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Rockhopper Species Action Plan for the Falklands.

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A Species Action Plan for southern rockhopper penguins at the Falkland Islands has been completed and is now available for download.

Action Plan for Southern Rockhopper Penguins_Falkland Islands_2014-2020 Filesize 783.2 KB Download 2327
 

 

At the Falklands there are 4 species that have IUCN status of ‘Vulnerable’, including the southern rockhopper penguin, Eudyptes c. chrysocome. Rockhopper penguins have experienced population declines throughout their breeding ranges with some of the largest occurring at the Falklands. Despite seeing population increases between the 2005 and 2010 island-wide censuses, the Falklands’ population is still only 20% of that estimated 80 years ago.

 

RHPlanding

 

Threatening processes for Falkland Southern Rockhopper penguins

 

Rockhopper penguins come ashore to breed but rely on vast areas of the ocean to feed, and it is in their ocean environments that rockhoppers face their highest threats.

 

So how do you go about protecting a species that relies on vast areas of the sea for its survival? Climate change is predicted to have an impact but at the moment this is at an unknown level – it’s simply too early to pinpoint how the population will respond to climate induced changes. However, emerging information through research on New Island is showing that shifts in sea temperatures and wind patterns, which alter the availability or ease of capturing prey, do act negatively on individual survival. At the same time, human activities in the surrounding seas can also influence modifications to the ocean’s food systems such as large-scale commercial fisheries. More recently hydrocarbon development poses a direct risk through pollution.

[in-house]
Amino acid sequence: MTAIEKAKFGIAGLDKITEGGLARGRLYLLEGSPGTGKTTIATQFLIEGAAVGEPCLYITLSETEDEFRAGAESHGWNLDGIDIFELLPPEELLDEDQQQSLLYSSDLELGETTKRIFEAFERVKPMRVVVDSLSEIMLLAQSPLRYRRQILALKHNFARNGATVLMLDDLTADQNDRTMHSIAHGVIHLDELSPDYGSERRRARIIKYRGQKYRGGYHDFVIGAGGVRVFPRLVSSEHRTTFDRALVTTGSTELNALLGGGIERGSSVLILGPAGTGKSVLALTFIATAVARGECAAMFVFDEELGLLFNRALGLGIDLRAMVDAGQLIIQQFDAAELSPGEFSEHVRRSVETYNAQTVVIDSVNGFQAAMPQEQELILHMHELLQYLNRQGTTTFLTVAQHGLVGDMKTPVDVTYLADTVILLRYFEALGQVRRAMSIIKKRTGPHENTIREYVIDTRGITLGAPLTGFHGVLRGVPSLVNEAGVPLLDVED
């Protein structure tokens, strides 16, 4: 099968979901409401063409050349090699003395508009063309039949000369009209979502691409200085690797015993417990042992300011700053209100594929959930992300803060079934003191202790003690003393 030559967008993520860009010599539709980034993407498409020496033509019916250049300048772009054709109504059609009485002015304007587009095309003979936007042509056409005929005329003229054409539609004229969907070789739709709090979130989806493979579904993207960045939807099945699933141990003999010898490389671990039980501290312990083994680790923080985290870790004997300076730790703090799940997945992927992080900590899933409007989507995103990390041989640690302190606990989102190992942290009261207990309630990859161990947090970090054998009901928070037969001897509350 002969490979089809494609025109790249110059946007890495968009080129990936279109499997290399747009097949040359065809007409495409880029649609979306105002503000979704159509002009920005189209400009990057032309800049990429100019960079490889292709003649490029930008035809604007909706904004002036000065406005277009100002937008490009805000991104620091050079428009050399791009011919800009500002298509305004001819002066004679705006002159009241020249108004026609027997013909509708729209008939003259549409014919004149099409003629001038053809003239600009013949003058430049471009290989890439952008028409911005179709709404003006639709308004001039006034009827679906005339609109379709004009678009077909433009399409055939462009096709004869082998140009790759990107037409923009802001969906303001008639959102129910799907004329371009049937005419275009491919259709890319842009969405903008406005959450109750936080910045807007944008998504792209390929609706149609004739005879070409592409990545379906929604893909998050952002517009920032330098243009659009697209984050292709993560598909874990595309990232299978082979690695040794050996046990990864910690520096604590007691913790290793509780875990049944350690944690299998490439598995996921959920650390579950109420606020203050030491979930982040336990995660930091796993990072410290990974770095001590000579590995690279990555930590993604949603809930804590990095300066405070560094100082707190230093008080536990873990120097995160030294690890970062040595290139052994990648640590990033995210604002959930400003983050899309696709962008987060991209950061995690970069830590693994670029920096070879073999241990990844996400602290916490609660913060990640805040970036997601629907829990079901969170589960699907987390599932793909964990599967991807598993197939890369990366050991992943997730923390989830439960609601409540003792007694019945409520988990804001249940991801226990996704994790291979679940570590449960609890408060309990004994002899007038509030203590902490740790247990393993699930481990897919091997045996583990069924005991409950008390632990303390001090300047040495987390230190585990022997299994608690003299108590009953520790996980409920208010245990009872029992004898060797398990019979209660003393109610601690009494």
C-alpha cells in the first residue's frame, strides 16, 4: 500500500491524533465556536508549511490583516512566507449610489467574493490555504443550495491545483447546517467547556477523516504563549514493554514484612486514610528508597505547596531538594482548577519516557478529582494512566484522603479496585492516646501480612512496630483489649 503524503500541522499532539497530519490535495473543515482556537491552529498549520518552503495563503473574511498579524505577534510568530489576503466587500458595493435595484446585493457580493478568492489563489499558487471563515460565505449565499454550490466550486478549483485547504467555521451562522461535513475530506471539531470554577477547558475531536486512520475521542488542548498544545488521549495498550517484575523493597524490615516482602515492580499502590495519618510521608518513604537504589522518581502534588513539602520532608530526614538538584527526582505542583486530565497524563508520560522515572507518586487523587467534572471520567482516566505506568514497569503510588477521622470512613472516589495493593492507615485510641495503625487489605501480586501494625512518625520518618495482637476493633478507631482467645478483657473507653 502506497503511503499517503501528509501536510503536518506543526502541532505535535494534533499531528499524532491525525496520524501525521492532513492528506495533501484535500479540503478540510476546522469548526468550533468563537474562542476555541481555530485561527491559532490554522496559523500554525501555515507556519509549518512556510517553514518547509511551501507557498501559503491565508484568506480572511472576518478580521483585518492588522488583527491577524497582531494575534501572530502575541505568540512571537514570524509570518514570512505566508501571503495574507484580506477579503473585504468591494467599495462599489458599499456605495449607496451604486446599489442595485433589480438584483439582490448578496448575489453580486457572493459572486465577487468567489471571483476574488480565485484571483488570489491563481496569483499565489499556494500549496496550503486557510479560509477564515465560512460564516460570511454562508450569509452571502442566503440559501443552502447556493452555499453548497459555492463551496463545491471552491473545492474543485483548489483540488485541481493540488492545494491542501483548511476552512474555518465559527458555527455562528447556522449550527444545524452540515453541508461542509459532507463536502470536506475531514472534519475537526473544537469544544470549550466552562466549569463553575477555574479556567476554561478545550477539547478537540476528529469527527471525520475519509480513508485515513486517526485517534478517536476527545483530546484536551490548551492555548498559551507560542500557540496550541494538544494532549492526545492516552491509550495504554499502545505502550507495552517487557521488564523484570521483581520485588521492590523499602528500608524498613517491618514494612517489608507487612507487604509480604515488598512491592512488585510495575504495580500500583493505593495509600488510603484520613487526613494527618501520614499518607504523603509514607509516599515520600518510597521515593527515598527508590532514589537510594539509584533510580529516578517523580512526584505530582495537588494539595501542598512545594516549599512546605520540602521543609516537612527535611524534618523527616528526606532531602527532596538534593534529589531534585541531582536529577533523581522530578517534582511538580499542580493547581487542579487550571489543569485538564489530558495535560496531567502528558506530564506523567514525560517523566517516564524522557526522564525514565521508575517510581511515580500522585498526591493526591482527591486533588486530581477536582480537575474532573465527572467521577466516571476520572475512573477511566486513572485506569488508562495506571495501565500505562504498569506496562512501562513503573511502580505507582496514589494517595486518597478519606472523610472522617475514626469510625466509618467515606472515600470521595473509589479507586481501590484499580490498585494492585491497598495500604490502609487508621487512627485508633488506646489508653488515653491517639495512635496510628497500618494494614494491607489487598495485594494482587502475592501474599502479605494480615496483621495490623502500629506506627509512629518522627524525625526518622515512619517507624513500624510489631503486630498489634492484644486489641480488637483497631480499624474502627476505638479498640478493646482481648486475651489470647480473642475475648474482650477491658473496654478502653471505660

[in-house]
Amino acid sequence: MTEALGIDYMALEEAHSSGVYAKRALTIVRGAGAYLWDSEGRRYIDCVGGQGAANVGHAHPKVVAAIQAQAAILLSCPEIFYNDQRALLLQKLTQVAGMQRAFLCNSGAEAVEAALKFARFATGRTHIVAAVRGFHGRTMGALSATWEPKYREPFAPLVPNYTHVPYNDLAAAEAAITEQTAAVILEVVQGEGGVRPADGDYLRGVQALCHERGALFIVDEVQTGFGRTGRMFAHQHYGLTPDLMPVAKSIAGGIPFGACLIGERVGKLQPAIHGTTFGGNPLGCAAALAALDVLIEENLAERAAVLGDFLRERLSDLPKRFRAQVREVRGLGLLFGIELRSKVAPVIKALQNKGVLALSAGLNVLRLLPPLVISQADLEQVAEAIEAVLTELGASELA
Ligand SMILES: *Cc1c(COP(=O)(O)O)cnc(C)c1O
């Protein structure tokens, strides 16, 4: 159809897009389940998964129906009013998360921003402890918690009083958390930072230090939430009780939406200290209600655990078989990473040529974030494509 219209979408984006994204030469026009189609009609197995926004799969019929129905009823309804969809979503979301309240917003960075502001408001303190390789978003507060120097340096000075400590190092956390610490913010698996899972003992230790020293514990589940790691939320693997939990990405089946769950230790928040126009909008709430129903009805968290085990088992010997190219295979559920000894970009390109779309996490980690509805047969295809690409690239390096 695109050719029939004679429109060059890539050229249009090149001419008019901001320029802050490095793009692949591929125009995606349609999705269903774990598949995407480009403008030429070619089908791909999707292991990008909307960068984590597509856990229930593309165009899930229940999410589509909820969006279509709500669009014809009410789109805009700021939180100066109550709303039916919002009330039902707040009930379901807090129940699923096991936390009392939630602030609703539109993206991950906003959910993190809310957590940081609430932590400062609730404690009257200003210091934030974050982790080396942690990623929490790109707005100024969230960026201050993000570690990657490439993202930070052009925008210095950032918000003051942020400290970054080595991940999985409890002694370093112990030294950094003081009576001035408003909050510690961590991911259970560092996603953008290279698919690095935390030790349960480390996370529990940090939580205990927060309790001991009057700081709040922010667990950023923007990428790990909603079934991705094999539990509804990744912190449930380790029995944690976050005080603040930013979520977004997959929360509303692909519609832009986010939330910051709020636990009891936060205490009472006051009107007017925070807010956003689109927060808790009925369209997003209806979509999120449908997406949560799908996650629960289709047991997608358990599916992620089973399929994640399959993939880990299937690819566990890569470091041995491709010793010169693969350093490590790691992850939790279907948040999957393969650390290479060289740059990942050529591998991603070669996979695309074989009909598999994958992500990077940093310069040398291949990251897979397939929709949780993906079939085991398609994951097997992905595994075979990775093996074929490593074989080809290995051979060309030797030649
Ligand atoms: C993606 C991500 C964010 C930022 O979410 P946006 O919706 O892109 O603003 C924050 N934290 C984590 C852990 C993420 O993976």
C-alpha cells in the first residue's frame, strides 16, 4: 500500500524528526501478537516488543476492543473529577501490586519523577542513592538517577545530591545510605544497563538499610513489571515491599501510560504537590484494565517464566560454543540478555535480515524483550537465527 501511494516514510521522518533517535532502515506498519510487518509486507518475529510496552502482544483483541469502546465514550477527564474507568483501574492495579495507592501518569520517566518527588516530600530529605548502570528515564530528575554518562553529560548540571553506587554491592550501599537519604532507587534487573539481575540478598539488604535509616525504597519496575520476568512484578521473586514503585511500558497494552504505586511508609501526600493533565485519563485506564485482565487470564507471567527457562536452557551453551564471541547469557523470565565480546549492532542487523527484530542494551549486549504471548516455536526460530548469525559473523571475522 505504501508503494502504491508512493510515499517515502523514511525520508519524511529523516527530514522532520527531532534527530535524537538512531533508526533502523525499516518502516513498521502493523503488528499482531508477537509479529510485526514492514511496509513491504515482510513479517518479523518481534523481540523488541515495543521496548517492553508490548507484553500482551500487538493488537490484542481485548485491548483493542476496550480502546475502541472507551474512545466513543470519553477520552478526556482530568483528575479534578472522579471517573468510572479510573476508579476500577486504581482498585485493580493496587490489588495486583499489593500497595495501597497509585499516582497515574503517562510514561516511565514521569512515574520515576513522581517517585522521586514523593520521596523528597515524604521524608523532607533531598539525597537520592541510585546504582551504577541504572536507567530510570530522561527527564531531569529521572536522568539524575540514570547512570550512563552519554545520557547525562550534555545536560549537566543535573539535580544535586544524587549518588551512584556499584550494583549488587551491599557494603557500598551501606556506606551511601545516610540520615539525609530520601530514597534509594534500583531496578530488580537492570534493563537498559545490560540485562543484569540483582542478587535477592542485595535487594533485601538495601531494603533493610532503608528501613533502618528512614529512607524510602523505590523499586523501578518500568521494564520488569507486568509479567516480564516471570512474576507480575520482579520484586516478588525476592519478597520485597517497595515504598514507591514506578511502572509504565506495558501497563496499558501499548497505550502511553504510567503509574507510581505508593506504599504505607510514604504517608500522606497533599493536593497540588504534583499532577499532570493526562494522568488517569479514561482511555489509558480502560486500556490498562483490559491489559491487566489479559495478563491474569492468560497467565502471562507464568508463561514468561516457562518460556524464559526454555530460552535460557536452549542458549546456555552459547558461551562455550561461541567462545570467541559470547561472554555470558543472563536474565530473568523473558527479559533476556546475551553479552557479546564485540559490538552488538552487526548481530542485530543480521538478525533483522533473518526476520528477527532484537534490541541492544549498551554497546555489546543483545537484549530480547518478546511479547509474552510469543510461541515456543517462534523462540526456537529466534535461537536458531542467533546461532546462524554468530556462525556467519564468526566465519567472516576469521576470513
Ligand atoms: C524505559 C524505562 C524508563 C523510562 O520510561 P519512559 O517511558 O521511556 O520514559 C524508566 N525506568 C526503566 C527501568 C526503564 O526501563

The way forward?

 

The main emphasis of the Species Action Plan is to highlight how important and valuable long-term monitoring will be to better understand this long-lived, but slow reproducing species. The continuation of the Falkland Islands Seabird Monitoring Programme, led by Falklands Conservation, will provide good long-term information but crucially, must be robust enough to relate population trends with changes that become apparent in the marine and terrestrial environments. The continuation of the demographic study through the New Island Conservation Trust was also ranked as a high priority, as was investigating the impacts of the current offshore hydrocarbon industry.

 

The challenge for the southern rockhopper penguin will be making this species more resilient in its marine environment, especially in the face of changing climatic conditions and increasing marine resource extraction, and this will need to involve careful considerations in the future management of our marine spaces.

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